There are more than 17 million veterans in the United States, and approximately half rely on the Department of Veterans Affairs for their healthcare.
Popular wisdom holds tall, fast-growing trees are best for biomass, but new research by two U.S. Department of Energy national laboratories reveals that is only part of the equation.
Neutron scattering at ORNL has shown that cholesterol stiffens simple lipid membranes, a finding that may help us better understand the functioning of human cells.
Oak Ridge National Laboratory scientists have discovered a cost-effective way to significantly improve the mechanical performance of common polymer nanocomposite materials.
The Department of Energy has selected Oak Ridge National Laboratory to lead a collaboration charged with developing quantum technologies that will usher in a new era of innovation.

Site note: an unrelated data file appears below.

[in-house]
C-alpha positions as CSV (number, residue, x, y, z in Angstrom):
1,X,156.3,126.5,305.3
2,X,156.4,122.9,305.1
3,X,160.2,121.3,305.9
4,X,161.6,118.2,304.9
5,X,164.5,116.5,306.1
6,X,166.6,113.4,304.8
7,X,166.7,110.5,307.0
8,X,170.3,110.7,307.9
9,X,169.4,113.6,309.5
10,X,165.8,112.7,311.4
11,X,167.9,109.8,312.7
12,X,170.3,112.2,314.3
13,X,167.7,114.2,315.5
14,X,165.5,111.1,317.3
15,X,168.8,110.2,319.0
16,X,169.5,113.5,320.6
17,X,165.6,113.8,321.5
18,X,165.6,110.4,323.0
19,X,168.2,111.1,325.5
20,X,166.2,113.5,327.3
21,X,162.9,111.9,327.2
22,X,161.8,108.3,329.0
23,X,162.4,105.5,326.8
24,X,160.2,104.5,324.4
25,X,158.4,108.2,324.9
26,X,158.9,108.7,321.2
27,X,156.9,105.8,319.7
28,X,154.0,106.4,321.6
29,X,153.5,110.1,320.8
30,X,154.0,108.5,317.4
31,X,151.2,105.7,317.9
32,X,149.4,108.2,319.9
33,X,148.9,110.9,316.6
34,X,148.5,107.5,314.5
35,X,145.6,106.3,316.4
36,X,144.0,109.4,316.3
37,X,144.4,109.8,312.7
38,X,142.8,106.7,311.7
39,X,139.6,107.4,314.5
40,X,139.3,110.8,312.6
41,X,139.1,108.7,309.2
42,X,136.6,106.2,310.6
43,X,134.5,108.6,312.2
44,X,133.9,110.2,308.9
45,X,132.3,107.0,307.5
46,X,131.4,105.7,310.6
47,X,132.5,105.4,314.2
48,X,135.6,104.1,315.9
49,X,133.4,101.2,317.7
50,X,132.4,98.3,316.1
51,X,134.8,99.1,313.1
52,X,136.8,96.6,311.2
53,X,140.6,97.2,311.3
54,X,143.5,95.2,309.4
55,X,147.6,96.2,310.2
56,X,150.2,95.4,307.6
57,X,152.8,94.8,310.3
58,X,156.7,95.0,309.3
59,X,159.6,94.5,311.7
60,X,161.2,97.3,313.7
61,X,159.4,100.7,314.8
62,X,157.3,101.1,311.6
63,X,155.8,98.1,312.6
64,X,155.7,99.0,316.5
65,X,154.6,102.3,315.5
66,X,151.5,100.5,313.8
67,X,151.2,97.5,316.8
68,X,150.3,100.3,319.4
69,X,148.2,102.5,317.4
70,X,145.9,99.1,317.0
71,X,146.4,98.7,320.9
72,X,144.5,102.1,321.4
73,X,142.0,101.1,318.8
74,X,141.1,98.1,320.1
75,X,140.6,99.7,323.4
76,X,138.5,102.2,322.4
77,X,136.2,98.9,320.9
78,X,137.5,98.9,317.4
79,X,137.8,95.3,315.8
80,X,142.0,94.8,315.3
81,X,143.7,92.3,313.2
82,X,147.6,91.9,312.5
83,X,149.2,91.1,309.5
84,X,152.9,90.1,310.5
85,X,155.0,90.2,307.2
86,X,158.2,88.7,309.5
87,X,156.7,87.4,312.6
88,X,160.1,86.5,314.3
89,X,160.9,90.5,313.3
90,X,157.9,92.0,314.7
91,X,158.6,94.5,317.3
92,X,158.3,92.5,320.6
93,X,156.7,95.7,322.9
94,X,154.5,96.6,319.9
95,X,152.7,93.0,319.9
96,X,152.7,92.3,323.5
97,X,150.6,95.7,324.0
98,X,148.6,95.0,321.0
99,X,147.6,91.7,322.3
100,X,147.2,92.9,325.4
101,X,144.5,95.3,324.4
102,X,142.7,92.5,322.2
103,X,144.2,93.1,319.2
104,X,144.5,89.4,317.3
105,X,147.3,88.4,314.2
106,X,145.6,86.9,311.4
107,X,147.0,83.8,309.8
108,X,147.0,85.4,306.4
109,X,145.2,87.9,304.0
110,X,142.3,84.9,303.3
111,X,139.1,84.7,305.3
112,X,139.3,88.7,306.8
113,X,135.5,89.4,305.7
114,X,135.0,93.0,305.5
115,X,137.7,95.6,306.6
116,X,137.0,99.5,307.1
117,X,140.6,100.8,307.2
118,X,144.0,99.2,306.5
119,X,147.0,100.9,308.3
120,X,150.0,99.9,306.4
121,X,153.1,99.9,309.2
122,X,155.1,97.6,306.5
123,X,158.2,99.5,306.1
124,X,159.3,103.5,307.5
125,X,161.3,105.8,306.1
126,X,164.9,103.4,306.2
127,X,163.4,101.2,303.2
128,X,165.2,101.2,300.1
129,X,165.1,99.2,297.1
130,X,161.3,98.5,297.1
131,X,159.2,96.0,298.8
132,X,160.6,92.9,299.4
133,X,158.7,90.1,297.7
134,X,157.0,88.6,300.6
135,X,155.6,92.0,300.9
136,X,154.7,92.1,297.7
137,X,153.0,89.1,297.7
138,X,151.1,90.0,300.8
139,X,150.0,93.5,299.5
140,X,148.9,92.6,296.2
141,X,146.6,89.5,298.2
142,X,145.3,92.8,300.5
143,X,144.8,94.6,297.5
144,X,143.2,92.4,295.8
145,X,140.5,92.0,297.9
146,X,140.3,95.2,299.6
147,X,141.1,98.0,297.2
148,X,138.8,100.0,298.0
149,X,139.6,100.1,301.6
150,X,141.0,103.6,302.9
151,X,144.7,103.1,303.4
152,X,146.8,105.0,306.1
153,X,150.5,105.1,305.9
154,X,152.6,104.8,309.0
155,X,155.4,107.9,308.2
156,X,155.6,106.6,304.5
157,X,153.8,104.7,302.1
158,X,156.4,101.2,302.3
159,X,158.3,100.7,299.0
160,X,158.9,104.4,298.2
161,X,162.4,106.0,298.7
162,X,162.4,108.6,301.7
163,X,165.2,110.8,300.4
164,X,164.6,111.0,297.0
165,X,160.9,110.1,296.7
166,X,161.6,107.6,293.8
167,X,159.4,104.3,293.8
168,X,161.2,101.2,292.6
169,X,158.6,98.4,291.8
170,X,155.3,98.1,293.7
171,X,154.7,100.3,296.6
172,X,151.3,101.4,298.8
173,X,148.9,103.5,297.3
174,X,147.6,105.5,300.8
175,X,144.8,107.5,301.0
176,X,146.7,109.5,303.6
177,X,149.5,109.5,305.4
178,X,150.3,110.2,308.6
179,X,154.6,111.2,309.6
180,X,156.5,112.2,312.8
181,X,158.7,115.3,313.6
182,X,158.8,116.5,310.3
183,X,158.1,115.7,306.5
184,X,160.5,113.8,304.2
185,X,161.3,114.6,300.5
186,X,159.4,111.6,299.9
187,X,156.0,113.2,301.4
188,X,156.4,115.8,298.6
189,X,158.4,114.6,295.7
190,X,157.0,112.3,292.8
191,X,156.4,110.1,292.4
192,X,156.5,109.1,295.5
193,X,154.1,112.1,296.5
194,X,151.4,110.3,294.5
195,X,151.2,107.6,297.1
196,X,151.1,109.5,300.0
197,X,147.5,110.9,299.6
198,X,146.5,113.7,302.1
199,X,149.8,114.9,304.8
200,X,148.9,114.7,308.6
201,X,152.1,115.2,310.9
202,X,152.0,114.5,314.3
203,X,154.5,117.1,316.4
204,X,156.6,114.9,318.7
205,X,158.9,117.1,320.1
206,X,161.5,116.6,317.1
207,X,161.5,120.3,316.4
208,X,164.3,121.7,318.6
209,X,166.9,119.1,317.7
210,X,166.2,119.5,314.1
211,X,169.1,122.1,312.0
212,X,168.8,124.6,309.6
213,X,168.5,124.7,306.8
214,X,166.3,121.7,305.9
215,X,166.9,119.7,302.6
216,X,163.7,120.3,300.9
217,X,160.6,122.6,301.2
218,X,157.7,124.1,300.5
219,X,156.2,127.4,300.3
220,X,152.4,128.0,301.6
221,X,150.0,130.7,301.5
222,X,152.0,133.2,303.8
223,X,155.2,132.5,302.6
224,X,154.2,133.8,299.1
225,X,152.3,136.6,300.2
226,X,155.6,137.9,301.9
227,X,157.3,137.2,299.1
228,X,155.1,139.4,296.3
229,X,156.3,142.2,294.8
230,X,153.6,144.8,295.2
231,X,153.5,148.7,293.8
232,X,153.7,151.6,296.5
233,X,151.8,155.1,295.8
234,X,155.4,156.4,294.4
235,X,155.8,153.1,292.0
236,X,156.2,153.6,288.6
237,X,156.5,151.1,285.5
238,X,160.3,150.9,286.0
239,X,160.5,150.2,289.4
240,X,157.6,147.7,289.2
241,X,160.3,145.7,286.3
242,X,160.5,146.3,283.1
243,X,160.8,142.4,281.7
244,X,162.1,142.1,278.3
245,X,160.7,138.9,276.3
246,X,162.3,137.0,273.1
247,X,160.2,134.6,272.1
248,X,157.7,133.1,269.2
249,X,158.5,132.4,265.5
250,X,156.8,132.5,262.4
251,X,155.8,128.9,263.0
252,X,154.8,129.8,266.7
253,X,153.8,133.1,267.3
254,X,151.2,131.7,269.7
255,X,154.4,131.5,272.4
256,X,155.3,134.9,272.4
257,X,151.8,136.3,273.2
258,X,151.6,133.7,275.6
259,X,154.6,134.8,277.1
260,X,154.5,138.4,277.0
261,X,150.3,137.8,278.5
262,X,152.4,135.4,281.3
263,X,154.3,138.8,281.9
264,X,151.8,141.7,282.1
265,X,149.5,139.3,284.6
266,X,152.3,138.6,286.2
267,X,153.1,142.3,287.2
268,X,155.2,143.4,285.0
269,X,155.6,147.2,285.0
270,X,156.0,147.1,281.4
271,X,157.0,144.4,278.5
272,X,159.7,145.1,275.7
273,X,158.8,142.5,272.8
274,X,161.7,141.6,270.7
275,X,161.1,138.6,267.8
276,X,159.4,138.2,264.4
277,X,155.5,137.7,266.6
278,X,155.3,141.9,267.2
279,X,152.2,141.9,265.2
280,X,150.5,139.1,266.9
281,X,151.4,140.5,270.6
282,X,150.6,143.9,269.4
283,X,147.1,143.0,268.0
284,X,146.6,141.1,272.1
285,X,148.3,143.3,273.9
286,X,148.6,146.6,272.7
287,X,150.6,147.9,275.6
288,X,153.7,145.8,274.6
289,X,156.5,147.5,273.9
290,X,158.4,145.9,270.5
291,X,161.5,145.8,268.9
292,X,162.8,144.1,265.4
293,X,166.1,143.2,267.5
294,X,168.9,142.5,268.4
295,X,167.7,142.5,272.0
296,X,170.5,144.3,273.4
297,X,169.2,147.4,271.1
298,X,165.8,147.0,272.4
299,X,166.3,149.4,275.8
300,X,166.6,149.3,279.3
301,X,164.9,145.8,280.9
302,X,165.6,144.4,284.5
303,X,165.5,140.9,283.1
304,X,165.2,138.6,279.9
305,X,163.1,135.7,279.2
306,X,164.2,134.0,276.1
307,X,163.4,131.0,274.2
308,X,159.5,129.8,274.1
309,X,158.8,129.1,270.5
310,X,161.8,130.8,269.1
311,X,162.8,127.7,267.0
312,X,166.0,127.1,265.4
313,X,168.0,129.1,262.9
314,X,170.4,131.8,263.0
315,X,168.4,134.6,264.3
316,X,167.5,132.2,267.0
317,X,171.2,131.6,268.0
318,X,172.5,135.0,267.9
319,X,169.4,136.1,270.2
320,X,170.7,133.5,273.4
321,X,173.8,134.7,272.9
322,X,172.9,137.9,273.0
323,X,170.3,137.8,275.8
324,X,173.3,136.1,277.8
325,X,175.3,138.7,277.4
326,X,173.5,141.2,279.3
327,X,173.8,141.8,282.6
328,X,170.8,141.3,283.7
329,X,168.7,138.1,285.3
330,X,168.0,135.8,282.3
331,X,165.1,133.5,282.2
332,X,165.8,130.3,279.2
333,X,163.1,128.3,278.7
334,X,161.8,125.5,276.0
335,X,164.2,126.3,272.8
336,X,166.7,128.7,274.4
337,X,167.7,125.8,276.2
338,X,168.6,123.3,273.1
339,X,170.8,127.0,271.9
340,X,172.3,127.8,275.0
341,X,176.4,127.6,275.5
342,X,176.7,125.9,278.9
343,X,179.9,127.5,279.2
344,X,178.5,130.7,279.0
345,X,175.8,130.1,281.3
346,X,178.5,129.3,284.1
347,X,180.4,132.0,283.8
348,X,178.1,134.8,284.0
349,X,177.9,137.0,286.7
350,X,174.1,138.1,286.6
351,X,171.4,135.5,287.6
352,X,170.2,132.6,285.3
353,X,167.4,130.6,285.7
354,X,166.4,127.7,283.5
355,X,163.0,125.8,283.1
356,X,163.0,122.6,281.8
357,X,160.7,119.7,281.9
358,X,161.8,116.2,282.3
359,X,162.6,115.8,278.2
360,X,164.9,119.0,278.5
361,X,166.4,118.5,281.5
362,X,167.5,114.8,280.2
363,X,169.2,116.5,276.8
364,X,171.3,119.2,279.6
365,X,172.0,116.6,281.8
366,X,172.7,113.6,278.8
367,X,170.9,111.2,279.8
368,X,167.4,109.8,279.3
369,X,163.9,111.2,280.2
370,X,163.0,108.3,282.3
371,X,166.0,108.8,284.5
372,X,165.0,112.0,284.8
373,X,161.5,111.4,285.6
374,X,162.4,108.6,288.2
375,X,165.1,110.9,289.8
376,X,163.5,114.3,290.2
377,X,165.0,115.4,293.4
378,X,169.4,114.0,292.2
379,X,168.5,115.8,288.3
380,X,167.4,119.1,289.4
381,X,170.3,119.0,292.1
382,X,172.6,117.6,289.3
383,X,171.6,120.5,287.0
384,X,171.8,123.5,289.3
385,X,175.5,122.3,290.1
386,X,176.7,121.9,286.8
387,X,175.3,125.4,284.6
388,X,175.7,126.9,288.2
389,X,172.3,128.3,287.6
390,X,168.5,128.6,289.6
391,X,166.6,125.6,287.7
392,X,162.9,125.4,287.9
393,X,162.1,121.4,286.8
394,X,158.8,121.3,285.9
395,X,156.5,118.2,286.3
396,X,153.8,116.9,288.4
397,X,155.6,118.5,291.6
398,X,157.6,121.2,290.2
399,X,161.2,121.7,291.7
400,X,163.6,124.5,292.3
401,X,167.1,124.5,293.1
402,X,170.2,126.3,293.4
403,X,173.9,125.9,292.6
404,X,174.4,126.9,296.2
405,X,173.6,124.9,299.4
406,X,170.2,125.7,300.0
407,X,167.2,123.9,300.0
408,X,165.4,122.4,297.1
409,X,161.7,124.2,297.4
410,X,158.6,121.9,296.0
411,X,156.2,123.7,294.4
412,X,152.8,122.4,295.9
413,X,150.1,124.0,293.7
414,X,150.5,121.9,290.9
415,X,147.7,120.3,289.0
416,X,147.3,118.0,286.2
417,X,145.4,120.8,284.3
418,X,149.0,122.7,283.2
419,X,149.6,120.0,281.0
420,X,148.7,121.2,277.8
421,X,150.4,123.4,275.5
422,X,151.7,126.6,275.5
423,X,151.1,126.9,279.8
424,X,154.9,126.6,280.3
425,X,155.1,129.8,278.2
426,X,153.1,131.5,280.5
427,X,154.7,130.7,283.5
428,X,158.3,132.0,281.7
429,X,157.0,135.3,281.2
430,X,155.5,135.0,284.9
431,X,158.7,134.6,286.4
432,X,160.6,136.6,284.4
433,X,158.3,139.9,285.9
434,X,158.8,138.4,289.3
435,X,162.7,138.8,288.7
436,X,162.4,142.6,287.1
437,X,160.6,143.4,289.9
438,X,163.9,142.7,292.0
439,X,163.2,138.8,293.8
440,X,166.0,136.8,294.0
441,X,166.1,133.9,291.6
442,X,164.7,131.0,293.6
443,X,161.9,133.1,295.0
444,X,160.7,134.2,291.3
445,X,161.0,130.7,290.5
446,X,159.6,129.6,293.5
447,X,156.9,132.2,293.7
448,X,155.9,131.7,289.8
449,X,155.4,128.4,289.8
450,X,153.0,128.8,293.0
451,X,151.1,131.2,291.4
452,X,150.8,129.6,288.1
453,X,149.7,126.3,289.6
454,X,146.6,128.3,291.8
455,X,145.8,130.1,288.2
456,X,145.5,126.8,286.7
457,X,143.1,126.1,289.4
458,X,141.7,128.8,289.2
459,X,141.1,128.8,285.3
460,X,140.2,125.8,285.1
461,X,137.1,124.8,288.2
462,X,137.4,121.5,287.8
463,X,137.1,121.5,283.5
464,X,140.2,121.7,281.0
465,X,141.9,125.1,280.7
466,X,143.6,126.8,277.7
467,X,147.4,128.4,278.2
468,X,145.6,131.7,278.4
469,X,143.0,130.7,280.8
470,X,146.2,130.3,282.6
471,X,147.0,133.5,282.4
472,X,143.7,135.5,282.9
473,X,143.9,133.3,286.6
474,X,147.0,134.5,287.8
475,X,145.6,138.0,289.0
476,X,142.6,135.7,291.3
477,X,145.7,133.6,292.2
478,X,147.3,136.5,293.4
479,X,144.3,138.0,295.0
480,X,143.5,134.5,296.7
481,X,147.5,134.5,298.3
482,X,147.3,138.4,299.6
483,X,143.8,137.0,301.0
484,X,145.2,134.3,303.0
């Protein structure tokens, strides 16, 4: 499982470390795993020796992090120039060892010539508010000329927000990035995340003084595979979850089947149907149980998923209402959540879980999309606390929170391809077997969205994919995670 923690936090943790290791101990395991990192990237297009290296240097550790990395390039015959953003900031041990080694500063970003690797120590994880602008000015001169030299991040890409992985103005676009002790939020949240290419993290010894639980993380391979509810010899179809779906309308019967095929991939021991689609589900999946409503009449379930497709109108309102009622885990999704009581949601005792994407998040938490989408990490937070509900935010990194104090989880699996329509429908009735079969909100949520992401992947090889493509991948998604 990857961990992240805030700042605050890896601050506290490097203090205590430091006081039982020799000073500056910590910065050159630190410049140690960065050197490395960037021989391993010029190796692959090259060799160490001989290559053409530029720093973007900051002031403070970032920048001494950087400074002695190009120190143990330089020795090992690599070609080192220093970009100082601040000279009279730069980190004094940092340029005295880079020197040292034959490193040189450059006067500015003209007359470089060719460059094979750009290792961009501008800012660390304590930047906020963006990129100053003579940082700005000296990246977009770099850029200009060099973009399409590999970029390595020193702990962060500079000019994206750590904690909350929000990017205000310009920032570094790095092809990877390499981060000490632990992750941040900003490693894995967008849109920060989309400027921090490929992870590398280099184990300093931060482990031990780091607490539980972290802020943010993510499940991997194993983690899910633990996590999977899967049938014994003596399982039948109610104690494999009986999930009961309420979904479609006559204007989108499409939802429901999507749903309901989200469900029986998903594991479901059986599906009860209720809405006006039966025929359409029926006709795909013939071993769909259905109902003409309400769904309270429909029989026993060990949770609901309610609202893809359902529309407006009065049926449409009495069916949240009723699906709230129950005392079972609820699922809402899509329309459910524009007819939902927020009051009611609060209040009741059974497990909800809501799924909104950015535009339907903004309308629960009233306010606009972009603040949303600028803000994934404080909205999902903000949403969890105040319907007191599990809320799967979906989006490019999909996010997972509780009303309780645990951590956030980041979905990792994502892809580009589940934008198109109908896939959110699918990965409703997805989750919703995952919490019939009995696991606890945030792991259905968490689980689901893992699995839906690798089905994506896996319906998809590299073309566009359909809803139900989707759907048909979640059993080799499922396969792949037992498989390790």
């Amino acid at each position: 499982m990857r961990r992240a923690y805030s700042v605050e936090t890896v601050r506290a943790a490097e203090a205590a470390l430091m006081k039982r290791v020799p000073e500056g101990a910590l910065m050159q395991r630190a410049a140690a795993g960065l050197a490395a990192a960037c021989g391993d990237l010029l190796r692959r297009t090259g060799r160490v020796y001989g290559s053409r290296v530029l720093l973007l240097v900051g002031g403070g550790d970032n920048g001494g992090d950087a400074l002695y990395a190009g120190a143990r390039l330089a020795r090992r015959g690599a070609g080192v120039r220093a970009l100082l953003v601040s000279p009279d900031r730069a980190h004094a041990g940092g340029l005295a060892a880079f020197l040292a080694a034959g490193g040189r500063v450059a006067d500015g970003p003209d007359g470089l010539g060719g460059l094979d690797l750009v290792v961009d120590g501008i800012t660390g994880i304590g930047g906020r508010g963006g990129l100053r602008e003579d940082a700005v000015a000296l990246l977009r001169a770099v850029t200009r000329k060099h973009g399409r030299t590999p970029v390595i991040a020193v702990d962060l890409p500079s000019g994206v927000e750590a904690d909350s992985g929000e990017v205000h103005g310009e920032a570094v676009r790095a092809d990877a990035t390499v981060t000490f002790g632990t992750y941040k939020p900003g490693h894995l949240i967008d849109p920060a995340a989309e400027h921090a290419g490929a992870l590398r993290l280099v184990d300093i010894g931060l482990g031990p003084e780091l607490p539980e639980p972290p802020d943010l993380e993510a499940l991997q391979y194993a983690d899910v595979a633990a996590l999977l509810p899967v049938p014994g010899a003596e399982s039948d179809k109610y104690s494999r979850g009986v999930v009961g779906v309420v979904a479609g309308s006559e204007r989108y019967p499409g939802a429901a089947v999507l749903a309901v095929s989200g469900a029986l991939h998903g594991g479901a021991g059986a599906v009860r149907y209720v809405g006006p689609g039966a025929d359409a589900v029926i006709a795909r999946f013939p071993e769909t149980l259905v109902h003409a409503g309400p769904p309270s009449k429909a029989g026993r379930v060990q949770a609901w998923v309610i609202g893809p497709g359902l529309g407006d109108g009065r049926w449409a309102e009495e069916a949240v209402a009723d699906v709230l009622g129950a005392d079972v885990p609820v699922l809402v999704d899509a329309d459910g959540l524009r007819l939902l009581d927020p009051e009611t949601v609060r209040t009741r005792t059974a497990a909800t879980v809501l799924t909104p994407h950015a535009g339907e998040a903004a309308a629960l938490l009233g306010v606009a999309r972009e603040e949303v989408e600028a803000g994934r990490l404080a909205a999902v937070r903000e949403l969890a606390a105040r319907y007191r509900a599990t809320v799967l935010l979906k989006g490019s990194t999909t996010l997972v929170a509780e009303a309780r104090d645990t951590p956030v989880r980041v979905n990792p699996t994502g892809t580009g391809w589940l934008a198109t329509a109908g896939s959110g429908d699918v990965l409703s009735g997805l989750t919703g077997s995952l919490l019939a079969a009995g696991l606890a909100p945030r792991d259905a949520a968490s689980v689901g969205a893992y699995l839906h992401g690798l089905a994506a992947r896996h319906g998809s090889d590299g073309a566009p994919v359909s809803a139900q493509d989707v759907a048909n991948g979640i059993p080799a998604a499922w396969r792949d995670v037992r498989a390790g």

A team led by ORNL created a computational model of the proteins responsible for the transformation of mercury to toxic methylmercury, marking a step forward in understanding how the reaction occurs and how mercury cycles through the environment.
Pick your poison. It can be deadly for good reasons such as protecting crops from harmful insects or fighting parasite infection as medicine — or for evil as a weapon for bioterrorism. Or, in extremely diluted amounts, it can be used to enhance beauty.
A UCLA-led team that discovered the first intrinsic ferromagnetic topological insulator – a quantum material that could revolutionize next-generation electronics – used neutrons at Oak Ridge National Laboratory to help verify their finding.
Combining expertise in physics, applied math and computing, Oak Ridge National Laboratory scientists are expanding the possibilities for simulating electromagnetic fields that underpin phenomena in materials design and telecommunications.